Simple Steps to Refresh Your Nonprofit’s PR Program

This article written by CanadaHelps was originally published on Hilborn.

Public relations (or PR) plays an important, strategic role for successful charities and non-profits. As a communications discipline, PR focuses on managing your organization’s image by sharing information with a broader audience. Many non-profits can struggle to find the time and resources needed to build a comprehensive PR strategy, relying instead on a stream of news releases to share messages.

The overuse of the news release can cause fatigue with the media you are trying to impress. The fact is a news release isn’t always the best way to communicate. Most information and happenings can be shared with stakeholders in other ways, such as newsletters, websites, blogs and social media. Leveraging these tools appropriately means that organizations can reserve news releases for significant news while at the same time saving money on release distribution.

Moving beyond press release distribution can also open the door to different engagements with local media, encouraging conversation and issue-based storytelling. If you are interested in broadening your PR toolkit, here are five tips to help you explore new PR possibilities.

1. Is it really news?

Press releases still have their place, but before you issue one, make sure the topic is newsworthy. Work with internal teams to understand what they hope to achieve by creating a release. If it’s an event and you need to draw attendance, would the same result be achieved by submitting information to local events calendars? Or would a blog post and social post achieve the exposure they need? If the end goal is media coverage, consider a proactive pitch to key reporters.

2. Build evergreen stories.

Getting news coverage doesn’t always have to revolve around news. Think about two or three compelling stories your organization can tell that are relevant to your community and support your mandate. For example, if you are a food bank, perhaps your stories could center on food security, living on a minimum wage, or childhood nutrition. Ask yourself, can we bring any insight to a discussion on this topic and will this topic differentiate us? If the answer is yes, this is an evergreen story.

Evergreen stories are usually issues-based, have significant impact on a broad number of people, and can provide multiple opportunities for you to engage media. Armed with stats, experts and insights on these topics, non-profits can pitch media to drive proactive coverage, or interject their opinion in relevant news cycles reactively.

3. Listen harder.

Follow local media through their stories and social channels to learn what interests them. If your organization operates in a region with a small media pool, try to meet journalists in person. After all, reporters are always looking for experts to comment on stories – making a personal connection gives you an opportunity to introduce them to your organization and the resources you have available.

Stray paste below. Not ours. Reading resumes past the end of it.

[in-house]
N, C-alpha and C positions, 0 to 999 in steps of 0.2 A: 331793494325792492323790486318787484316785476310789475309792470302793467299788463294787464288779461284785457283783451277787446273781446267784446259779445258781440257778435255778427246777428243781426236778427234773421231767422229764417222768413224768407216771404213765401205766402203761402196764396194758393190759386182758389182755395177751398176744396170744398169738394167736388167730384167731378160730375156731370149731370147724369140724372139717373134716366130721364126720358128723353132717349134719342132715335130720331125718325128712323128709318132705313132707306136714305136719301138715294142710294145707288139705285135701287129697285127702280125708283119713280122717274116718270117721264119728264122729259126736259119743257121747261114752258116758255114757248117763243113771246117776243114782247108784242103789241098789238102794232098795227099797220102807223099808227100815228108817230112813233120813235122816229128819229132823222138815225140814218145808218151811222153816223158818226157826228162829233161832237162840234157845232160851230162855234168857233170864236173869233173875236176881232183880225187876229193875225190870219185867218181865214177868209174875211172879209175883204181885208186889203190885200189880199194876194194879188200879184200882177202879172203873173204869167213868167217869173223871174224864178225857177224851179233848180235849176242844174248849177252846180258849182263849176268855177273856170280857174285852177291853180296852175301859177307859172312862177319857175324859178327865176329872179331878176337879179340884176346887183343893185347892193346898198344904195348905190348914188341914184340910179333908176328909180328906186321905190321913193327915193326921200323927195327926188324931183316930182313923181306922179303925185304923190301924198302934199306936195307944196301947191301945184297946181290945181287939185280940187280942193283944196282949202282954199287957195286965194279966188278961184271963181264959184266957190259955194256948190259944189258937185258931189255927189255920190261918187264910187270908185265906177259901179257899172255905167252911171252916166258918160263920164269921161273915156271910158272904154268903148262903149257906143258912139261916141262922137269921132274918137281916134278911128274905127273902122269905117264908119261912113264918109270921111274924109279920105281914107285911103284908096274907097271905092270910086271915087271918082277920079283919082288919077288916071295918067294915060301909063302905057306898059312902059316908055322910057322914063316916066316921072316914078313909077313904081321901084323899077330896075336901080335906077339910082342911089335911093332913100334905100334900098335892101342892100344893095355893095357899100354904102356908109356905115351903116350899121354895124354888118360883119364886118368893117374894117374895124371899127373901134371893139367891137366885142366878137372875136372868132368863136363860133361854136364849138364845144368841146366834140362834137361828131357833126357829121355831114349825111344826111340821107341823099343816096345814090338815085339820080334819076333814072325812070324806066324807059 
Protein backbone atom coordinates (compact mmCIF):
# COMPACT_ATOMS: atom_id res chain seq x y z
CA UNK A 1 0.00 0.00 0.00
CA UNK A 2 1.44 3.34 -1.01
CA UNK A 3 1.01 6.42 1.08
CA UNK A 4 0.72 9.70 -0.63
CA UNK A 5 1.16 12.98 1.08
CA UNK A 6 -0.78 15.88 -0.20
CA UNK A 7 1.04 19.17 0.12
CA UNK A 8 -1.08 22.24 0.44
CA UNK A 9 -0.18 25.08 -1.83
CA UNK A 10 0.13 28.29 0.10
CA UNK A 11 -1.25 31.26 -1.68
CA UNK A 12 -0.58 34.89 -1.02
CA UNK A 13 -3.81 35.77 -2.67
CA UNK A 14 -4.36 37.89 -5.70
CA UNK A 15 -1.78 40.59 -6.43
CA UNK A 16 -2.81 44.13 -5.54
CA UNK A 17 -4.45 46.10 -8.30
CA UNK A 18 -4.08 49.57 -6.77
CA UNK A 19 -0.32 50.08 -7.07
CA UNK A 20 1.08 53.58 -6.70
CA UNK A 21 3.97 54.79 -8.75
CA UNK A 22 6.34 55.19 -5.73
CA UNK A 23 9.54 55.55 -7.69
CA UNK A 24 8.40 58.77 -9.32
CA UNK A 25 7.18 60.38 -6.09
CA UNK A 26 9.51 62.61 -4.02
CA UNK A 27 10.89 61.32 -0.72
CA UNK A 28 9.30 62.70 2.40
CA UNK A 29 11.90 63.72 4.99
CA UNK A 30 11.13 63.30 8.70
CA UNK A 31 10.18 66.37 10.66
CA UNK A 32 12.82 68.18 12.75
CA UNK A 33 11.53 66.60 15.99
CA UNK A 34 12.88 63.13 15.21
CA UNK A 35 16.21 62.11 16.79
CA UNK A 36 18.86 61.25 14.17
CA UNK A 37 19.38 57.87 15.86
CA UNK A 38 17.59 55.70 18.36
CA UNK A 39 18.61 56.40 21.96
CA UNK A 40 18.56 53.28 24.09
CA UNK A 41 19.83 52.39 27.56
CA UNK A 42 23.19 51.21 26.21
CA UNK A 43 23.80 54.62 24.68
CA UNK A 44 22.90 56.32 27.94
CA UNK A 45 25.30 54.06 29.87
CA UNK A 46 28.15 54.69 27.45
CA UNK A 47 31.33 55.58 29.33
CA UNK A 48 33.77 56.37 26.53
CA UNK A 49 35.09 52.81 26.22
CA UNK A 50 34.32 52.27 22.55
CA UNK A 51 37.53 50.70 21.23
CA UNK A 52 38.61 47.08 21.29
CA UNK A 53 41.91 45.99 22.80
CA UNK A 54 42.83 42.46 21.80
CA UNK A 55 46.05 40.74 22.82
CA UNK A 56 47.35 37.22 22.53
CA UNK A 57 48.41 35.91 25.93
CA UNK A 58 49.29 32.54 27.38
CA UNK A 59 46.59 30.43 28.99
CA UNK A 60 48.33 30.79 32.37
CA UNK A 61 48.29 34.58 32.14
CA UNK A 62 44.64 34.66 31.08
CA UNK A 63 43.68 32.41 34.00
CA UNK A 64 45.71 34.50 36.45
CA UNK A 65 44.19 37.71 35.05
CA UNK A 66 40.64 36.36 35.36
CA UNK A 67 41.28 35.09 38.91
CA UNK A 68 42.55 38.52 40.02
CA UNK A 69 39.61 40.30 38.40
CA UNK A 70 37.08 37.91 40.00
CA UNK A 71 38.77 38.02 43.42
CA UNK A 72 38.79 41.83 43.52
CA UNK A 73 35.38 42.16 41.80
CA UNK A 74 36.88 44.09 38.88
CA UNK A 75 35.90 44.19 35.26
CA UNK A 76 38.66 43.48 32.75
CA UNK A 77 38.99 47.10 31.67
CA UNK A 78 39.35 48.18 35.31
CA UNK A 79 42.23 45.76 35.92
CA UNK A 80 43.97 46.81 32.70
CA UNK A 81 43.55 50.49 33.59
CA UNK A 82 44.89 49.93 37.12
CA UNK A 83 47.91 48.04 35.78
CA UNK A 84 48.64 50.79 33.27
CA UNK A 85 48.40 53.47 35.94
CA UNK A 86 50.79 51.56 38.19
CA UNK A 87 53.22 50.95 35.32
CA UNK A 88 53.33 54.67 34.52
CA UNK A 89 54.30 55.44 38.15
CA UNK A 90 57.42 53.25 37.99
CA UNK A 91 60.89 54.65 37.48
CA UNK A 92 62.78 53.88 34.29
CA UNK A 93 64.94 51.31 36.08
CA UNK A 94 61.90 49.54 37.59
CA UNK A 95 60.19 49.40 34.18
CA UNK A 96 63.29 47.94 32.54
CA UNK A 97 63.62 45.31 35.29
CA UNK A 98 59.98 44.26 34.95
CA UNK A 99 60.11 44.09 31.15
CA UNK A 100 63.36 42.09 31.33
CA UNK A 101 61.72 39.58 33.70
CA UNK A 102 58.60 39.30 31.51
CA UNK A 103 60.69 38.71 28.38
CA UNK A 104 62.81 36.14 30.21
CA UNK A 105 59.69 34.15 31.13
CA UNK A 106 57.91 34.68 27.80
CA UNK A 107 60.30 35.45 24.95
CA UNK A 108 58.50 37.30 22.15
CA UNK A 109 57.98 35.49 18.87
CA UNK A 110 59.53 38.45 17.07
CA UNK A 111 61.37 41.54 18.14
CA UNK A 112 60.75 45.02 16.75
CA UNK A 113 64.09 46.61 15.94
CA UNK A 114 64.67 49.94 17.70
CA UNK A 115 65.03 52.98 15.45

If your budget permits, look into social and media monitoring tools to help track relevant news and conversations based on search terms you provide. It’s a quick way to hone in on breaking news and discussions relevant to your organization. There are some free services like Google News for online media monitoring and Tweetdeck for Twitter monitoring.

4. Participate more.

Beyond proactive media pitching, non-profits can also find success by becoming active participants in the news of the day. Commenting on relevant news stories, submitting letters to the editor or well-written opinion pieces are all great ways to share your organization’s insights.

Remember when you see stories in the media to also check social media feeds for discussions happening online. By contributing to the online discussion, you can connect your organization with the issue and direct participants to your resources.

5. Arm yourself.

Speaking of online resources, make sure you create a database of content to support your evergreen storytelling. Highly visual, snackable content works well on social media; longer-form content would work for blogs, letters to the editor or backgrounders for media interviews. Build this content upfront so you can quickly take advantage of news cycles and post it when it’s most relevant.

Instead of “pushing” out news, adopt strategies that see your organization participating in news as it happens. These alternative storytelling techniques will help build relationships with media and online influencers as well as keep your communications fresh and interesting.

Share This Page

Leave a Reply

Your email address will not be published.